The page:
The Ethics of Legal Representation

On Twitter, my friend Charlie Eisenhood asks:

A couple questions: is it ethical to lobby for a company actively trying to do bad? Is it ethical to represent a serial killer?

Let me take the serial killer question first. “Represent” is ambiguous here, but I take it to mean legal representation, such as defending him at his murder trail. In that case, I would say yes, it is ethical. In fact, if you are a public defender, and called upon to represent him, I would say it is your ethical obligation.

The thing is, the integrity of the American court system rests on the idea that everyone gets roughly equal treatment, and roughly equal access to the same resources, chief among them being competent professional representation. If we allow even the worst people to be convicted and sentenced without access to those resources, then the integrity of the system is undermined.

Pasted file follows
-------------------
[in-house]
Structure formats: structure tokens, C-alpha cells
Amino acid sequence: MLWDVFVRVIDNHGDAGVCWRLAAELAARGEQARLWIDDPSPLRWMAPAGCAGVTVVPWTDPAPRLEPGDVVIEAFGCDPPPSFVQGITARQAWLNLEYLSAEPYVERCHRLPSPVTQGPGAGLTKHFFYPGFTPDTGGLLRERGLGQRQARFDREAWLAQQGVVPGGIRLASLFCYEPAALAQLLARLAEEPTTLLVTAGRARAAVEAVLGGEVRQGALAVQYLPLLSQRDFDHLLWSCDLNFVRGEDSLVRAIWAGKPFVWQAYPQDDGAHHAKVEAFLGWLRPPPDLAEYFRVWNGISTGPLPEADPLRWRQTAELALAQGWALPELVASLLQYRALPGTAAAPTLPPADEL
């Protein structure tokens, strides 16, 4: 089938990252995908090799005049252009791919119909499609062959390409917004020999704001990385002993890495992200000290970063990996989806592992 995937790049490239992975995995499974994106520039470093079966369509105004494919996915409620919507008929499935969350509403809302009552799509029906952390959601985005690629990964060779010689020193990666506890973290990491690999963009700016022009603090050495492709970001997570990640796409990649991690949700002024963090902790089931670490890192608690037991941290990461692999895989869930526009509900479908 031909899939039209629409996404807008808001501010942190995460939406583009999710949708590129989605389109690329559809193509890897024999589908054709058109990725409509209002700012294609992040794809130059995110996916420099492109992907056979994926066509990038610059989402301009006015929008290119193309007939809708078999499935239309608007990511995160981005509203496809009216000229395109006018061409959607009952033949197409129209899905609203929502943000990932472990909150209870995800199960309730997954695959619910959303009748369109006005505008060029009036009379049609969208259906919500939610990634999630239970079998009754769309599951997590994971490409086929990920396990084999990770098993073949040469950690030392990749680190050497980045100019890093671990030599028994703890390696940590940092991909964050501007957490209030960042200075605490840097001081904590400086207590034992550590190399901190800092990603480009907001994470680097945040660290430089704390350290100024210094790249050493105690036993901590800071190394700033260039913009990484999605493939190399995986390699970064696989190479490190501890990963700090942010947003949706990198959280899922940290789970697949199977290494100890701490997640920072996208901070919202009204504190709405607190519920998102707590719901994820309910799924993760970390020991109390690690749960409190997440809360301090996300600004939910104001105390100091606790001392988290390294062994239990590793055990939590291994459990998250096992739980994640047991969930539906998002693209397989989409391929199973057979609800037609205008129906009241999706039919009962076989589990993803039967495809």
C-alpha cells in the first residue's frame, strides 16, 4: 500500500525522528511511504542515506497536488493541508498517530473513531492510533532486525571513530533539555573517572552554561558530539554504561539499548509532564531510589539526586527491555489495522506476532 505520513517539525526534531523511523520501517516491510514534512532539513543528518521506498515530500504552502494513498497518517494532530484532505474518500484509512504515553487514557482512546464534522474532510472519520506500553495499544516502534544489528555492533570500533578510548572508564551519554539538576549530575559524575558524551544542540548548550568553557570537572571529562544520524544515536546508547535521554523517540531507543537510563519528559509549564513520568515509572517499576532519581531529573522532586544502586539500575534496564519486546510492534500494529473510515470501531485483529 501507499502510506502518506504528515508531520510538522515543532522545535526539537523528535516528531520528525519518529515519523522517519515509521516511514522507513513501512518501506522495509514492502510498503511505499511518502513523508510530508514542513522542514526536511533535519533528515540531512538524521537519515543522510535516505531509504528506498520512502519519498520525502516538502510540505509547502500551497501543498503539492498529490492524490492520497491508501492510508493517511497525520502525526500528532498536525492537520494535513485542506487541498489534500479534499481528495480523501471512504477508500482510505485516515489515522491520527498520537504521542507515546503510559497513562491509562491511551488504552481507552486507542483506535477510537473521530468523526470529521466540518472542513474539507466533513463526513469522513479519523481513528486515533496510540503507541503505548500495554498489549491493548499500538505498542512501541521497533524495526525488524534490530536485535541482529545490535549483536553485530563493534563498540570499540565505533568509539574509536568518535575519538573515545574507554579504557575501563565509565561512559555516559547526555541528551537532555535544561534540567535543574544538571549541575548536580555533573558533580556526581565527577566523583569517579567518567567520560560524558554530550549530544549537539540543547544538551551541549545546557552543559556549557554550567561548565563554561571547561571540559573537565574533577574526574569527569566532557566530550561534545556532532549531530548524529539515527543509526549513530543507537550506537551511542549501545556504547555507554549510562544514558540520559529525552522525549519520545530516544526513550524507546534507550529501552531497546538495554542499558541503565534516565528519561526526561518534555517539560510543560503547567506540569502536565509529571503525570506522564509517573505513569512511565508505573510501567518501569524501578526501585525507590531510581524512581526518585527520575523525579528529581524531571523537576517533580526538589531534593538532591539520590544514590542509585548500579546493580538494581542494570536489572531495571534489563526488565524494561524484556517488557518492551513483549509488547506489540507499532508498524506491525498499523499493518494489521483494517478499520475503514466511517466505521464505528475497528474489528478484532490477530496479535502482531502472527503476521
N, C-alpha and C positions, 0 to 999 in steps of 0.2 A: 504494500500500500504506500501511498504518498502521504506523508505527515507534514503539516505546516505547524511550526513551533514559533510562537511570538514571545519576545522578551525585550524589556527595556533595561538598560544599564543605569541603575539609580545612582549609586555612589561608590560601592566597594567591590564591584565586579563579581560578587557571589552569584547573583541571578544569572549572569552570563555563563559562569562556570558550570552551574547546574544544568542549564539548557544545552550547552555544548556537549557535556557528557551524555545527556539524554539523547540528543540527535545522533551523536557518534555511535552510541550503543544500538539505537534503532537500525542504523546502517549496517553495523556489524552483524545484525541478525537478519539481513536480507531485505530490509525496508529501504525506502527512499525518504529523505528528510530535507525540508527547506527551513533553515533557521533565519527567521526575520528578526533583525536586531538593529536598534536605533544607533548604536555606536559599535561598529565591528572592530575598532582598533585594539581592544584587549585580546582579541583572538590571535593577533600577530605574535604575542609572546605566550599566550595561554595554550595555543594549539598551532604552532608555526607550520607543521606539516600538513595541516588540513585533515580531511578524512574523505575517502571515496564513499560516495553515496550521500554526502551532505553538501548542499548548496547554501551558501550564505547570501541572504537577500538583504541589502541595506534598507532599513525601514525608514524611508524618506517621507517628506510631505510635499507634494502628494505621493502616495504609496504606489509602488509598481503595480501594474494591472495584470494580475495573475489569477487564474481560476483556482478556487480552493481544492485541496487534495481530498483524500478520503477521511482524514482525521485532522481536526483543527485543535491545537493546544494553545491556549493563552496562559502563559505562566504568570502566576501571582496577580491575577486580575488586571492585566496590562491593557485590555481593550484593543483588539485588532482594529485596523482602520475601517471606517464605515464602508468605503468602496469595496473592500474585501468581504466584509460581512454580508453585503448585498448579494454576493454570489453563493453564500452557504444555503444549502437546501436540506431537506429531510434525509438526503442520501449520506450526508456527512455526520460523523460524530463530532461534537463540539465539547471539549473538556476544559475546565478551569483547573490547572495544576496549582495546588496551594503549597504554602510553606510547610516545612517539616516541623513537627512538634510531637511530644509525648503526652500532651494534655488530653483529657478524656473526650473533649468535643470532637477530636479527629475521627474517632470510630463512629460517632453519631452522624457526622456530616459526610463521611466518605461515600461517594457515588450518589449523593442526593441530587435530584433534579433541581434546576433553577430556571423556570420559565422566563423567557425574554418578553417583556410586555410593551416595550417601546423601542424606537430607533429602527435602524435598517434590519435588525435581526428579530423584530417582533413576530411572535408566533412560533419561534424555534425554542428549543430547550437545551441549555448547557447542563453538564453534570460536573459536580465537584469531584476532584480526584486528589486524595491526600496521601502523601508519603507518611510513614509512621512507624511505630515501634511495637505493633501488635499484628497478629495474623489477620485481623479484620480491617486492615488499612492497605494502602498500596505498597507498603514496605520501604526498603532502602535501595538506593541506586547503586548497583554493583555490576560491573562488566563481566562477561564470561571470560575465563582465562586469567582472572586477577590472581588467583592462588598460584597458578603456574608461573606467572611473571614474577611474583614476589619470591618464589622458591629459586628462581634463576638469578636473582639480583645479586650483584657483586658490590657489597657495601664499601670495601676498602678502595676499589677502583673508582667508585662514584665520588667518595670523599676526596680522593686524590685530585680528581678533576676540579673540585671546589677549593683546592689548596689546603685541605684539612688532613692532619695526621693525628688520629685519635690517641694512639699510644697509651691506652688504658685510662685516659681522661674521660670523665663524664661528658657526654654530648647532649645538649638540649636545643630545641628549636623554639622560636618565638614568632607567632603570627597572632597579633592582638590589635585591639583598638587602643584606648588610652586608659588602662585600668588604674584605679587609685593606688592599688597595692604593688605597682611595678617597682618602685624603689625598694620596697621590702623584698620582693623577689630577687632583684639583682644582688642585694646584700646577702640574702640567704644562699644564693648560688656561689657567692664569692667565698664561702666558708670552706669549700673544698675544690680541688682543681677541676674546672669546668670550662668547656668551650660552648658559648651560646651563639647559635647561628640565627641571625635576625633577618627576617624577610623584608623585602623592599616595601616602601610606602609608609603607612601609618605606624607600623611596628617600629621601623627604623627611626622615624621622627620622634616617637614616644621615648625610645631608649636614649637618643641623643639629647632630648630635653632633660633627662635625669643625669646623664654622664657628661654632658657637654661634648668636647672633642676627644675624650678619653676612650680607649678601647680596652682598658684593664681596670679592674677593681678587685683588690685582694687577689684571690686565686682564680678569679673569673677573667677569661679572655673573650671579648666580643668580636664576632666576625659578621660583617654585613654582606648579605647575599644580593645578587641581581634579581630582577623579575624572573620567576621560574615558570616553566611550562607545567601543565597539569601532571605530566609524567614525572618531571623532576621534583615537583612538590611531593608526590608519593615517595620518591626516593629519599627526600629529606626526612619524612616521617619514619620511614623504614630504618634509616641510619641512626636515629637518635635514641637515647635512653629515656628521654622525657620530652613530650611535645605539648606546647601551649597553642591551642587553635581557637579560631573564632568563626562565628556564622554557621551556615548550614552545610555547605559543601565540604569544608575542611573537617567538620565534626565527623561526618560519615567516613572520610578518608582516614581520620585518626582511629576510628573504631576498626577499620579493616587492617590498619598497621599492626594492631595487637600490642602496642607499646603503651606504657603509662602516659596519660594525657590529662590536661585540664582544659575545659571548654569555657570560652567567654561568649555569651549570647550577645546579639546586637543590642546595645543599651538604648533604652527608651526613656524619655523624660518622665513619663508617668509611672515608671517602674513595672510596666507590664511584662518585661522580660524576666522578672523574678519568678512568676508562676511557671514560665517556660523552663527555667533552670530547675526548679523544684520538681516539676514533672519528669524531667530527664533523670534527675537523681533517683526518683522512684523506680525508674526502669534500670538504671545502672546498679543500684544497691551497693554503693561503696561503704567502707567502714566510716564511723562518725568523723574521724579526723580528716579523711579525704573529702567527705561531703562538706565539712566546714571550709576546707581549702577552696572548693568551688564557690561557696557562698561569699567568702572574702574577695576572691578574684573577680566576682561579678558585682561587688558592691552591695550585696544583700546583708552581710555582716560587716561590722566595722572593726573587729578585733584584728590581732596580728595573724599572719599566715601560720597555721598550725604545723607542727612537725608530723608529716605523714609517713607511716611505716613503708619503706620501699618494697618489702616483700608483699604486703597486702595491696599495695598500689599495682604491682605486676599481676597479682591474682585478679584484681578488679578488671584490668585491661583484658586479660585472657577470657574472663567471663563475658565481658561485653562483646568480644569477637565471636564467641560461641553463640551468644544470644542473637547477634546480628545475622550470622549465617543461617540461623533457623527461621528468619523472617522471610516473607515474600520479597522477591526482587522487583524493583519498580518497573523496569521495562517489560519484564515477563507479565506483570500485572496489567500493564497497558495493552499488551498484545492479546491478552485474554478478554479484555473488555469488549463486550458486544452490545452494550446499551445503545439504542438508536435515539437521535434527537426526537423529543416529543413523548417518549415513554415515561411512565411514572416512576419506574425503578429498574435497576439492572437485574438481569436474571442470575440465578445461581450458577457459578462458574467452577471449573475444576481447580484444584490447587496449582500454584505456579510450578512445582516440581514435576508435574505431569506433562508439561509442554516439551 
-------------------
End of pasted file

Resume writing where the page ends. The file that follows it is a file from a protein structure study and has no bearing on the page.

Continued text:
Now, if the CEO of Charlie’s corrupt corporation is on trial, and the question is whether or not to represent him in court, my answer would be the same. Lobbying, however, is an entirely different matter. Nobody has a right, legal or otherwise, to have their interests professionally represented on Capitol Hill. And whereas legal defense is a necessary function of the justice system, corporate lobbying can often have a corrosive effect on the democratic process. Monied interests too often wield disproportionate influence over lawmakers and other government officials, leading them to make decisions that are in contradiction with the interests of their constituents and the advice of less compromised experts.

So far as lobbying for corporations that do significant harm to the public interest goes, I would say no, that is not ethical.

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